HBO Max is here — but it’s already confusing
By Matt Collins Article may include affiliate links
HBO Max is live — at a time when demand for streaming programming has likely reached an all time high — but there’s a whole lot of confusion about who can get it for free and what exactly is available when.
The service is offering a one week free trial and then charges $15 a month after.
Fifteen bucks is typically the same price linear TV subscribers pay for HBO — as well as the standalone streaming service HBO Now.
Existing HBO subscribers may get Max at no additional cost — but that requires their pay TV provider to have a deal with HBO in place for that offer to be available.
Right now that list includes Charter, YouTube TV, Apple TV, Hulu, Altice, Verizon, Cox and an eleventh hour deal with Comcast Xfinity, among others.
AT&T, which owns HBO and WarnerMedia, will provide the service for DirecTV, U-verse, AT&T TV and AT&T TV Now subscribers as well.
That said, if you are paying for HBO on a provider who does not have a deal in place, you’ll either need to cancel your existing subscription and then sign up for HBO Max or pay for both services (it’s worth noting subscribing to just HBO Max does not add the channel to your traditional TV lineup).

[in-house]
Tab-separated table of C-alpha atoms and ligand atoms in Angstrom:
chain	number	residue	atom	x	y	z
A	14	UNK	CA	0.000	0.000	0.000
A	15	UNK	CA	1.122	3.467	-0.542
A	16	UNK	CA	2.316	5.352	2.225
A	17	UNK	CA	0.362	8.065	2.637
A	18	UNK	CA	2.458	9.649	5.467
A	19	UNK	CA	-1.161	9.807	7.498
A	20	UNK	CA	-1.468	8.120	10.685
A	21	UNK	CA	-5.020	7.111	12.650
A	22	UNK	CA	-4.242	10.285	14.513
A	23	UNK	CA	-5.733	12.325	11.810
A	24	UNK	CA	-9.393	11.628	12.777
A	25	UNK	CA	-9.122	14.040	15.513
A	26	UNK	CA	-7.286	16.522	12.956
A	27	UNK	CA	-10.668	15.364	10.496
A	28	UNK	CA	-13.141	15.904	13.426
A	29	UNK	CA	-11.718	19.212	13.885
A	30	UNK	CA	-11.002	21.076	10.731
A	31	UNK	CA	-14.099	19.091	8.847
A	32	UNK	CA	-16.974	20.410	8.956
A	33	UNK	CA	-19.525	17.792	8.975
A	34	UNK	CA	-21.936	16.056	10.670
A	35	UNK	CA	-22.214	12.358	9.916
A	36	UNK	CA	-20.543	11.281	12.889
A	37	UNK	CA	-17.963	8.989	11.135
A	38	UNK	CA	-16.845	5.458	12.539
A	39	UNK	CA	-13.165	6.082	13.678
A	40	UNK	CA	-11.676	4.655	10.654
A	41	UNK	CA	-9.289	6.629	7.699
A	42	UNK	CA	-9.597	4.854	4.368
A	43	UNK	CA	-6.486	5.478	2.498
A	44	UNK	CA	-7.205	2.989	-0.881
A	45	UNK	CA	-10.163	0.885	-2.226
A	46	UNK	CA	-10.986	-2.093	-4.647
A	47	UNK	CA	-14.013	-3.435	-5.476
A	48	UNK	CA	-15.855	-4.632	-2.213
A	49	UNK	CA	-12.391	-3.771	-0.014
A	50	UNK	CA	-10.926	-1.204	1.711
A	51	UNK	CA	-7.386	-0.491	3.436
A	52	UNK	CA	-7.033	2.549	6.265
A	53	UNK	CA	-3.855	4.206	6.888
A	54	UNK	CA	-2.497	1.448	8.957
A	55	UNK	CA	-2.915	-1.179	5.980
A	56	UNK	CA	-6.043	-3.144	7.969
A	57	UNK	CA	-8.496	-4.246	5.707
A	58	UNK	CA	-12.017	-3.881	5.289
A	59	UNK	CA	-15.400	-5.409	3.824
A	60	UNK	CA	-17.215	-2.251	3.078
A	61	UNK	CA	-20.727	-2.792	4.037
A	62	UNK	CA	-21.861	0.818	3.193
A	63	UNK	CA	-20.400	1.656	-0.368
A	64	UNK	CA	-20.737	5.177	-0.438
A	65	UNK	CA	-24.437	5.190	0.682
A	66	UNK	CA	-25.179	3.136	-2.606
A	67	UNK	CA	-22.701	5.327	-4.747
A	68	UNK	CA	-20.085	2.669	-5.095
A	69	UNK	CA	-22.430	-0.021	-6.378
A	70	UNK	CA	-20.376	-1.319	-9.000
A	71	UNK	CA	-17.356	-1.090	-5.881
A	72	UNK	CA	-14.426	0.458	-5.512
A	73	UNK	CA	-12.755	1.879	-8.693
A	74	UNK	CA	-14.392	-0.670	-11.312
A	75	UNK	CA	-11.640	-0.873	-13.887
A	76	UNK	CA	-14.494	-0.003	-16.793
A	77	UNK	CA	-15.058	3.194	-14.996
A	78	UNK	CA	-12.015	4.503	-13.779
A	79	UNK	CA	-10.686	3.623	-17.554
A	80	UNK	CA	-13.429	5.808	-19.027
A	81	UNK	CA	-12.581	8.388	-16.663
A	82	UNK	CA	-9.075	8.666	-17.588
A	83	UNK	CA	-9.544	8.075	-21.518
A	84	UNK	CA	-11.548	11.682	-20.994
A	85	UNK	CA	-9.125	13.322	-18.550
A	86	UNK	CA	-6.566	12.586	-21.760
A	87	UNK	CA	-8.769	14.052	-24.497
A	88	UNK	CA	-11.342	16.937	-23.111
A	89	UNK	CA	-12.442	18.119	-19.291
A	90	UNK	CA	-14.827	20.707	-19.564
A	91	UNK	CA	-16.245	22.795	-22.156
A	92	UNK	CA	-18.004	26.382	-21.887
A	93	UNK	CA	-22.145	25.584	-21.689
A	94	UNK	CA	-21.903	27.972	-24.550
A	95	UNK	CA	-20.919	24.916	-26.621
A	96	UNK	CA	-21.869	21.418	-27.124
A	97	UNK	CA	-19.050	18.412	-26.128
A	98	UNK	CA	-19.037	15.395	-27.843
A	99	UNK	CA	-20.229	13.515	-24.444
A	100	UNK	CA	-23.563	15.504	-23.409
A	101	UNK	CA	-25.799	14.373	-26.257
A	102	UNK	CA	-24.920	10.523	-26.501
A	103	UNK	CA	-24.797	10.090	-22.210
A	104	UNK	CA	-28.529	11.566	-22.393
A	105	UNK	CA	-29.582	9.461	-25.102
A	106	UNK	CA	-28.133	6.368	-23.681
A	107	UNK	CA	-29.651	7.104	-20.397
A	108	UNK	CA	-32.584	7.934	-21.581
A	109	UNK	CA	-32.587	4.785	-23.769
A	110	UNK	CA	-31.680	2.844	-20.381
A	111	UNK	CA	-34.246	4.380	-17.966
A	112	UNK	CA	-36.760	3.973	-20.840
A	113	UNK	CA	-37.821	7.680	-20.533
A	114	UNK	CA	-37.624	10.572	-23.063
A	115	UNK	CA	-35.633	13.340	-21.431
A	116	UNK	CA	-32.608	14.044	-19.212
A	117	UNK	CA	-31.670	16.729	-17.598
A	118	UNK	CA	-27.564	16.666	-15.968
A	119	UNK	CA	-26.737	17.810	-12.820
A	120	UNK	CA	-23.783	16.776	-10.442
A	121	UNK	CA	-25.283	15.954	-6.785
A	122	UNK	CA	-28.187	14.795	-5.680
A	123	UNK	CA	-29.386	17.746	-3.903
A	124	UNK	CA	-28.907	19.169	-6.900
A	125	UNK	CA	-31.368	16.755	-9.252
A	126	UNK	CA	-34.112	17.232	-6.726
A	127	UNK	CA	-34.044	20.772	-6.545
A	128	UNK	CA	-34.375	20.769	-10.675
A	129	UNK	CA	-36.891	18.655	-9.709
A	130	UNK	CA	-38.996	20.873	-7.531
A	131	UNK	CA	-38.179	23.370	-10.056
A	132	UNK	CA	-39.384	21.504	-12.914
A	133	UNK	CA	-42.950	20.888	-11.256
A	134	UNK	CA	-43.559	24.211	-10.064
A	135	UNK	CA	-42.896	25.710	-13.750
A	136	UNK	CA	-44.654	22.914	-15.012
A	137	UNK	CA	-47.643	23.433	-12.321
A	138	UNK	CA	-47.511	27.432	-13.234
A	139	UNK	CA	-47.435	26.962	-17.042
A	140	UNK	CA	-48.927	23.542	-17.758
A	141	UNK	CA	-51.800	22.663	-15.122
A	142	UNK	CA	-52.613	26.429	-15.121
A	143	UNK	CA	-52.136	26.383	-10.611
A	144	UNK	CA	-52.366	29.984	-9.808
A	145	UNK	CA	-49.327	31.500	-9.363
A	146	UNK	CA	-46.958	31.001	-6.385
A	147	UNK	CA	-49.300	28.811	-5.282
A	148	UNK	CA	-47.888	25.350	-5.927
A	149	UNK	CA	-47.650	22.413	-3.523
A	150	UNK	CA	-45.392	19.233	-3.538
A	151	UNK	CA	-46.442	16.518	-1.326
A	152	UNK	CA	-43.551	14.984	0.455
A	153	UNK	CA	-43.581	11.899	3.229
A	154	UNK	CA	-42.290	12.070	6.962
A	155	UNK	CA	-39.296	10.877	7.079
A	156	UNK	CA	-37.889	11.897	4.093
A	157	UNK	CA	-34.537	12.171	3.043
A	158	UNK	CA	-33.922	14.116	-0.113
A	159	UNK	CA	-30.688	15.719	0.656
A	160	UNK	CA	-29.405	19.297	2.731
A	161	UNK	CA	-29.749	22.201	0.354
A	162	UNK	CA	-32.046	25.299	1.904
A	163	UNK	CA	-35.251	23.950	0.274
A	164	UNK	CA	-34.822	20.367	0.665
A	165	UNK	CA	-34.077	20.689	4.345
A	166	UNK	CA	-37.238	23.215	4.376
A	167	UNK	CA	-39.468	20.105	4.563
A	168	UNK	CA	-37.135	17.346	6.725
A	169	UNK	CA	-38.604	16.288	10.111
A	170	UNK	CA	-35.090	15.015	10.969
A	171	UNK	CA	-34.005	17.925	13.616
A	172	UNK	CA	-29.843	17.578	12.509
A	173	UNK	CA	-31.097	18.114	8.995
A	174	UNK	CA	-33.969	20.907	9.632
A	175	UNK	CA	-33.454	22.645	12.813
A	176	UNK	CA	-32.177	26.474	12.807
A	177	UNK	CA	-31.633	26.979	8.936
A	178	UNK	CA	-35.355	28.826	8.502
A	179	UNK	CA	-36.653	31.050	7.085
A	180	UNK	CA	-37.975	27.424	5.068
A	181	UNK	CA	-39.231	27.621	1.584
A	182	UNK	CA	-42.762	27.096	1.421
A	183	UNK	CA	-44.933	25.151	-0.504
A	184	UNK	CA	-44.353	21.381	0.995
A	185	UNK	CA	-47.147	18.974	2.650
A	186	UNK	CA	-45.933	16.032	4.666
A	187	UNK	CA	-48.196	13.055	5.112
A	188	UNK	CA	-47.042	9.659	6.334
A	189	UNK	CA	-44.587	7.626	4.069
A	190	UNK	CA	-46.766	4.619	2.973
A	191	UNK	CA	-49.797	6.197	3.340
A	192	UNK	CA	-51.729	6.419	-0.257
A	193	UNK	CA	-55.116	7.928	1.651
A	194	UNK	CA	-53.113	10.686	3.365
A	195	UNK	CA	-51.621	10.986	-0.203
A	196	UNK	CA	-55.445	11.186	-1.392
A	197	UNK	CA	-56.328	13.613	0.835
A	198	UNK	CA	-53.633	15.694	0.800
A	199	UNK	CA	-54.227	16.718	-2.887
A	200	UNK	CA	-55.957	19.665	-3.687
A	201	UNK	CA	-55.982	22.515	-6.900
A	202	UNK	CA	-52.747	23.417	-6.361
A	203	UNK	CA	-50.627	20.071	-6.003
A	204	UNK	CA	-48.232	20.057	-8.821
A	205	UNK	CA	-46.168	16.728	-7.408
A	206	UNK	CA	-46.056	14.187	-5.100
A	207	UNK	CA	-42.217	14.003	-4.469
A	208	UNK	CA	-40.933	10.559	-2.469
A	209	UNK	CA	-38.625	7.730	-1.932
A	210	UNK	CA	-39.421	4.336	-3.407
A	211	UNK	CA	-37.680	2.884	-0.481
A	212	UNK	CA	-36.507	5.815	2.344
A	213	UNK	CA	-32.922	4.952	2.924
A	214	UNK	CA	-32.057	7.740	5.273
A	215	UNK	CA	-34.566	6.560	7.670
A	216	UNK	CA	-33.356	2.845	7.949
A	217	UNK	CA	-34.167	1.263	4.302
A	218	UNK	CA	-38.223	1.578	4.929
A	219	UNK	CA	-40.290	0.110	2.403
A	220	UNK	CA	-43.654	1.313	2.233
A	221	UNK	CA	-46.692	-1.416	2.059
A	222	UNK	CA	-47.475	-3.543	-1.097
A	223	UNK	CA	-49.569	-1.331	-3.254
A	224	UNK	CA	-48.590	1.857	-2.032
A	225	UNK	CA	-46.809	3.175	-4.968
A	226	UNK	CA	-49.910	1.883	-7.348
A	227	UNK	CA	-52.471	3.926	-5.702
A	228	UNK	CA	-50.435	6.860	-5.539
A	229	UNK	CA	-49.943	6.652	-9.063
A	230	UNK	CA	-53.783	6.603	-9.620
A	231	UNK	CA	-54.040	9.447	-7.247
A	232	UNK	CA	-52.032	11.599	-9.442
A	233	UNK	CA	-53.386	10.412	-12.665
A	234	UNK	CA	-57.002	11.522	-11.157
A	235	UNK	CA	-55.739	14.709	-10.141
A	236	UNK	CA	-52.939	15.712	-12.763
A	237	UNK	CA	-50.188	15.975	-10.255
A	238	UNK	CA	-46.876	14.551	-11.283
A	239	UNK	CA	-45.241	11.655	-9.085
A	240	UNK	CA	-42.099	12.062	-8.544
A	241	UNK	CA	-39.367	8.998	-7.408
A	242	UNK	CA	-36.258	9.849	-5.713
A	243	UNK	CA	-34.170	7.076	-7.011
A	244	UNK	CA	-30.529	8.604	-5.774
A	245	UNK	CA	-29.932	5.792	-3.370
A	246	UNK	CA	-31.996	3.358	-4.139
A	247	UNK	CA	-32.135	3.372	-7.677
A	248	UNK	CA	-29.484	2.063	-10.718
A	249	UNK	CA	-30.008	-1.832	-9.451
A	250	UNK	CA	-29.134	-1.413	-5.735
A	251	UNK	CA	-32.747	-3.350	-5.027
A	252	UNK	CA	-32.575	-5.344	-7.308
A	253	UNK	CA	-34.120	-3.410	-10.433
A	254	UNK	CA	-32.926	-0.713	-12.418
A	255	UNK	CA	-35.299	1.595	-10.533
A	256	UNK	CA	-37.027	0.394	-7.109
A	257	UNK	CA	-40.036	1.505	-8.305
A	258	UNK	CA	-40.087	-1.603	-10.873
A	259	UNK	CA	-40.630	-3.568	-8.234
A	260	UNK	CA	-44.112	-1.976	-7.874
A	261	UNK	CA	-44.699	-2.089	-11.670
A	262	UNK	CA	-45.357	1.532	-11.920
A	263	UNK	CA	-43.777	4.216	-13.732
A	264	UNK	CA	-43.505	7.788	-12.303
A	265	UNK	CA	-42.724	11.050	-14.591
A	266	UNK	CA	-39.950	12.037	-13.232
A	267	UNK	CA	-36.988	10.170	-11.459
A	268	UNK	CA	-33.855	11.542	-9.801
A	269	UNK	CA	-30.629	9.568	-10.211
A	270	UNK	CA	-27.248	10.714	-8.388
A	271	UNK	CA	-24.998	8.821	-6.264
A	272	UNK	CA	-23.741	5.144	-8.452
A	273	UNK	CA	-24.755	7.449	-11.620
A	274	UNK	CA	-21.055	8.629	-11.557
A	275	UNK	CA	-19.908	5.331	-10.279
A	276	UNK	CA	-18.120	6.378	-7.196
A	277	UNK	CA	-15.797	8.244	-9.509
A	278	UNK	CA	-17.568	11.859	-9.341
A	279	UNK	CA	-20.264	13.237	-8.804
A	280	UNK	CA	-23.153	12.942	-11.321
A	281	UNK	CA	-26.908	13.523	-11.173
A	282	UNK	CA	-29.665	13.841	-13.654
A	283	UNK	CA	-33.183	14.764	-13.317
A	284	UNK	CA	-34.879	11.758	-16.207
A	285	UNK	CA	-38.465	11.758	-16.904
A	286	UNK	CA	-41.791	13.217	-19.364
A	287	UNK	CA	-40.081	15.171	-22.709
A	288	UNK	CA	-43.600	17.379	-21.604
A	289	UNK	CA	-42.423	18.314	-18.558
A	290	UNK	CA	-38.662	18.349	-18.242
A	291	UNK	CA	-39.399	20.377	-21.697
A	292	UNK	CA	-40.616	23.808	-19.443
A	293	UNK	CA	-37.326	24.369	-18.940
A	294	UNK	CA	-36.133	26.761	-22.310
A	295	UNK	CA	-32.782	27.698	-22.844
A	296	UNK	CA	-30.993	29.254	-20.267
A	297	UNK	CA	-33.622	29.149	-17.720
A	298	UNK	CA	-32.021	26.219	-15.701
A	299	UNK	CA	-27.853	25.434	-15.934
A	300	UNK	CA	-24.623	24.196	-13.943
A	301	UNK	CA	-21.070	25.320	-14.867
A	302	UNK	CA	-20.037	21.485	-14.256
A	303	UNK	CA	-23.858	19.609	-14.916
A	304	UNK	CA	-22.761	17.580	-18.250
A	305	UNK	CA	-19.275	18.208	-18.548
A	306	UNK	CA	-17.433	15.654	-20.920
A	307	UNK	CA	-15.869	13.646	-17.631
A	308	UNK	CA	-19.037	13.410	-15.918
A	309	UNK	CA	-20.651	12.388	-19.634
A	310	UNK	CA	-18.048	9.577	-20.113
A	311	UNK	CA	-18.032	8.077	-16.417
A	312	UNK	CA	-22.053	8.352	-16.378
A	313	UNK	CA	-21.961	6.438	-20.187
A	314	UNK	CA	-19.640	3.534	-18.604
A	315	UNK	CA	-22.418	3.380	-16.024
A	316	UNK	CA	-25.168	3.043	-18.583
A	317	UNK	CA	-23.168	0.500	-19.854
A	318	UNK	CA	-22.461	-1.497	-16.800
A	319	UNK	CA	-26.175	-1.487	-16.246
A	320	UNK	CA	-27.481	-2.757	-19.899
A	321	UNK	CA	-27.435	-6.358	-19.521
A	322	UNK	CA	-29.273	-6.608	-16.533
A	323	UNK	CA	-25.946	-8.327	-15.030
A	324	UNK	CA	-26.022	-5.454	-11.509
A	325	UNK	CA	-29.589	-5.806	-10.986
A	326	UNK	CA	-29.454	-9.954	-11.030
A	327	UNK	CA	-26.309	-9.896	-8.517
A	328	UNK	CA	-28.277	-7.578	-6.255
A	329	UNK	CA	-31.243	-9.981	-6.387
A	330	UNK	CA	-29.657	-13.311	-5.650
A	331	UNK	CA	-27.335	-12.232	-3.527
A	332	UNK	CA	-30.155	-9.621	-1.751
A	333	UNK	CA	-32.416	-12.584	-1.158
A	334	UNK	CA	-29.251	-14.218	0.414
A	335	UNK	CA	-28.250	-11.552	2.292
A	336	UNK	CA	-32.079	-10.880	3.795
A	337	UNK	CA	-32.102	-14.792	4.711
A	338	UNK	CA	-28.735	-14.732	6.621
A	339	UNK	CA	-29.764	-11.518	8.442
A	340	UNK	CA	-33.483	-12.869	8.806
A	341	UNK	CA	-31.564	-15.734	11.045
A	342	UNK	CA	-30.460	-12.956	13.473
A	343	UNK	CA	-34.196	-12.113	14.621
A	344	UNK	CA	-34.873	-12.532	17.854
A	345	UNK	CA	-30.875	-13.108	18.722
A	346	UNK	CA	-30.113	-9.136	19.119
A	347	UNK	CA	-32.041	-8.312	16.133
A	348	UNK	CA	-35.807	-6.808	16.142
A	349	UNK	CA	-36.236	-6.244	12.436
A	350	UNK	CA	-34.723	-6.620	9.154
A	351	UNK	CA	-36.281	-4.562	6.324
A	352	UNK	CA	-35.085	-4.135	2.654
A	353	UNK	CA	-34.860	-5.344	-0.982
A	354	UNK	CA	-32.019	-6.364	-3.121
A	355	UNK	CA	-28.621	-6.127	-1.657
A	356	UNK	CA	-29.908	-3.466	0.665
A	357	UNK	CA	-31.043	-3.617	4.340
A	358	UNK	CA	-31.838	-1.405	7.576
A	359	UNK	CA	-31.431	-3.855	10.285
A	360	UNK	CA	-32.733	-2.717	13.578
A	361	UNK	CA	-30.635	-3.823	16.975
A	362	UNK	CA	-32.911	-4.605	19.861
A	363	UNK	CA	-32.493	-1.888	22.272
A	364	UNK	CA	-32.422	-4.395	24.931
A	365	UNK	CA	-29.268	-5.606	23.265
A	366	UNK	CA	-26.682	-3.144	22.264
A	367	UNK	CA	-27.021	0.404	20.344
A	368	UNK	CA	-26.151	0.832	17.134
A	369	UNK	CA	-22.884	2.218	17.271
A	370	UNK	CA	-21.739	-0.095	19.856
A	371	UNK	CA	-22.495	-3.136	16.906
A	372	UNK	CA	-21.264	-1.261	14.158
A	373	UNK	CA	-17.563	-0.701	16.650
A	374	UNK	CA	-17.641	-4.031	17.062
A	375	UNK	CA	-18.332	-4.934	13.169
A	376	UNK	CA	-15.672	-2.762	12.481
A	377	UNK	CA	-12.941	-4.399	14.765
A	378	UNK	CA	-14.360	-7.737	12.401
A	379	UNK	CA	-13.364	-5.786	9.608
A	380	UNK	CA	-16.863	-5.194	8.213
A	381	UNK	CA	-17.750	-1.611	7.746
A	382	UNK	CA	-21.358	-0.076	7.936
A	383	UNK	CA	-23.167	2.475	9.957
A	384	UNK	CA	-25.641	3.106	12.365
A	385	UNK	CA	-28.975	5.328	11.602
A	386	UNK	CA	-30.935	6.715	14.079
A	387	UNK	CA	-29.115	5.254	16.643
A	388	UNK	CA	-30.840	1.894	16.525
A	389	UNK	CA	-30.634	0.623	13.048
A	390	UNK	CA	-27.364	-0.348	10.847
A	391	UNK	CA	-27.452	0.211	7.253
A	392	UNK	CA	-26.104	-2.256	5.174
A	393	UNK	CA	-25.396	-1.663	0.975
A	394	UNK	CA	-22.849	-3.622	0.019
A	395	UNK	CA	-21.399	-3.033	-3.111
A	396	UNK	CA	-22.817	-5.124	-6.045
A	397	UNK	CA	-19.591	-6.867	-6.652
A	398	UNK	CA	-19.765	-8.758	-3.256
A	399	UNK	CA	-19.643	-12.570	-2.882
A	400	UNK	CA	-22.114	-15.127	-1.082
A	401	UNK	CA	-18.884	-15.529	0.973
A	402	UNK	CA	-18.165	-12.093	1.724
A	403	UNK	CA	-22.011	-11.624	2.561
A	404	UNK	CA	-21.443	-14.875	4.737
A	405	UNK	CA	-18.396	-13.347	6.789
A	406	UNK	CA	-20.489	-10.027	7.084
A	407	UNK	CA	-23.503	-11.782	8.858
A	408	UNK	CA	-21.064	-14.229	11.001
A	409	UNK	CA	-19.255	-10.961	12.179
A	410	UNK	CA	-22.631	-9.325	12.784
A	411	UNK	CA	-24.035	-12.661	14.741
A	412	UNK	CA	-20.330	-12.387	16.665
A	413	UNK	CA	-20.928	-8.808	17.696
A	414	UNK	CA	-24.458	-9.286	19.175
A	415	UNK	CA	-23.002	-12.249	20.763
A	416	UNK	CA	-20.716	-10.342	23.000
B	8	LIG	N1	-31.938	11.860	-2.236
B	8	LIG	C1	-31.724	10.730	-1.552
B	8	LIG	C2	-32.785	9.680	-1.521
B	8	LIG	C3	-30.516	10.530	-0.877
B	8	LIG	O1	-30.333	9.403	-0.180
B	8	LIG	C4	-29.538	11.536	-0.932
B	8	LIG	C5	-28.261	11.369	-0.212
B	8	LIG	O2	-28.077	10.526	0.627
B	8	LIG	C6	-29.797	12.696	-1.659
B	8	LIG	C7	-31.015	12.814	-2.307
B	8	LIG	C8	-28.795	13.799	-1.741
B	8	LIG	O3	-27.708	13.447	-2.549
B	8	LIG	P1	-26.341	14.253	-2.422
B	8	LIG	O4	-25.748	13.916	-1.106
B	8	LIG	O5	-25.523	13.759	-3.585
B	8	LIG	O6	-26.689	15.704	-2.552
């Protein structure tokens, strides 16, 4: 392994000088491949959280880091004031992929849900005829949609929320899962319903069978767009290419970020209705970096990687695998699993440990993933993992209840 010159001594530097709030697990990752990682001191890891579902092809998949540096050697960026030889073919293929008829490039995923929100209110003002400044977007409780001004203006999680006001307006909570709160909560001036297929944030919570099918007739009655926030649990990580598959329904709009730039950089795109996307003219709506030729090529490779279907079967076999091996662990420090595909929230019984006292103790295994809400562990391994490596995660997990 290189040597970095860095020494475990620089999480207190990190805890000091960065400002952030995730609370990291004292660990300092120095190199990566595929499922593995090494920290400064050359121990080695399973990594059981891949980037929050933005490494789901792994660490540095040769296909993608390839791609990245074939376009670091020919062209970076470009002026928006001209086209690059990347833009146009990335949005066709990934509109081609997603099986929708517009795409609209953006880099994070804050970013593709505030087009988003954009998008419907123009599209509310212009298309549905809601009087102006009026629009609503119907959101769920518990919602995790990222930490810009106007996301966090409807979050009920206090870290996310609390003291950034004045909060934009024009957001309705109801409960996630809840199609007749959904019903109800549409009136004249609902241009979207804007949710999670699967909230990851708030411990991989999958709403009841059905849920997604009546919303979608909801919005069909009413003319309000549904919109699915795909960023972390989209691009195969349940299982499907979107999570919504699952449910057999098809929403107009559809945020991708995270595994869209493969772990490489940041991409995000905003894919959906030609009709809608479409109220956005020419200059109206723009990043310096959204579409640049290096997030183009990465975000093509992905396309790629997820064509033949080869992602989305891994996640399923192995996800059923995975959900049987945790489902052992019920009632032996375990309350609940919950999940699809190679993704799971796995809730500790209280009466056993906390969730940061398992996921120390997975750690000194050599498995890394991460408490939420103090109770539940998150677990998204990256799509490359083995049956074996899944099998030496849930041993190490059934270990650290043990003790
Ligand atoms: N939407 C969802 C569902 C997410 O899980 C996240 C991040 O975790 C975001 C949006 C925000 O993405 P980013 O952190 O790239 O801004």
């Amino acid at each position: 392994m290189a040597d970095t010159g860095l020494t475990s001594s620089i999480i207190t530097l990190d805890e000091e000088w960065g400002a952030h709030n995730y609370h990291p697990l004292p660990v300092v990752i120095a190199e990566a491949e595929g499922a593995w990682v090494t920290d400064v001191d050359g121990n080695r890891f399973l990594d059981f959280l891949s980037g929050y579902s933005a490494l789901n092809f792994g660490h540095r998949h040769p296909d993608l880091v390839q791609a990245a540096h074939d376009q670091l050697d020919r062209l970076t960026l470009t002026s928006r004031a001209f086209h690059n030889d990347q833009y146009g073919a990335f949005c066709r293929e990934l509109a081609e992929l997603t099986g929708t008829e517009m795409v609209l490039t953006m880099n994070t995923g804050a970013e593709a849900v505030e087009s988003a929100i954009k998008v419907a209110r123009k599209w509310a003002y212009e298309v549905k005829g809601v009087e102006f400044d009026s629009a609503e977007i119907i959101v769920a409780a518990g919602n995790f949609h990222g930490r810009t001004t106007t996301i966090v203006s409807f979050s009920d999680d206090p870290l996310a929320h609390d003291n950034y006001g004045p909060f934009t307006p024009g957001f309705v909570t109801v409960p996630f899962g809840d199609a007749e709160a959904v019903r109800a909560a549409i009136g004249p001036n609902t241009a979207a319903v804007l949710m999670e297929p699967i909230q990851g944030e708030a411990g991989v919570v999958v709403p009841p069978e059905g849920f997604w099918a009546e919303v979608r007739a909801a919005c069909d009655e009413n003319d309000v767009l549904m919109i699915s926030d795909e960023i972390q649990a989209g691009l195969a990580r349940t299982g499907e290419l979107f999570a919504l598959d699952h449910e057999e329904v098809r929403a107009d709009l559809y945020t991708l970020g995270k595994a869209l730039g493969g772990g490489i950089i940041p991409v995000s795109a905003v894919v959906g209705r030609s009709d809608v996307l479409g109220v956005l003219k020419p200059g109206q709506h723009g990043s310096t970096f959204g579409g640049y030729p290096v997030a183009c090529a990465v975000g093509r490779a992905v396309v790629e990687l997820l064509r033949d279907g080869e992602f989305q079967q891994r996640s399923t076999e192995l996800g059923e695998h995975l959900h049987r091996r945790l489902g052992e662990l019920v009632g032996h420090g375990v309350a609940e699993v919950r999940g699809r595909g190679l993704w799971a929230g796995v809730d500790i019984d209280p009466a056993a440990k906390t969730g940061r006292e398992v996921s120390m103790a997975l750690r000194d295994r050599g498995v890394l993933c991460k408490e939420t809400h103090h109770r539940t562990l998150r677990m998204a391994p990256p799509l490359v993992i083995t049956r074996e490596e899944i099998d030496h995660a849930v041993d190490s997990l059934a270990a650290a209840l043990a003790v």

HBO says it will continue to pursue deals with other providers.
At the same time, HBO is also offering a variety of special offers to existing subscribers — but even those vary.
Another level of confusion is what’s available on HBO Max. “Most” currently airing shows will be available on the platform, according to the service’s help center, with new installments of “Last Week Tonight” and “Real Time” being released at an “estimated” time each week.
WarnerMedia is also the exclusive streaming home to the entire library of hit series “Friends” and “Big Bang Theory.” Mixed in will be a variety of other series, including HBO originals, as well as content under the CNN, Sesame Street, The CW, Cartoon Network and TNT banners.
Most feature films currently airing on HBO will also be available on Max, but they will rotate out in a similar schedule as those on TV.
HBO is also creating original series and specials for the platform, though some of those have been delayed due to coronavirus.
Notably, HBO Max is not available on Amazon Fire or Roku TV at launch.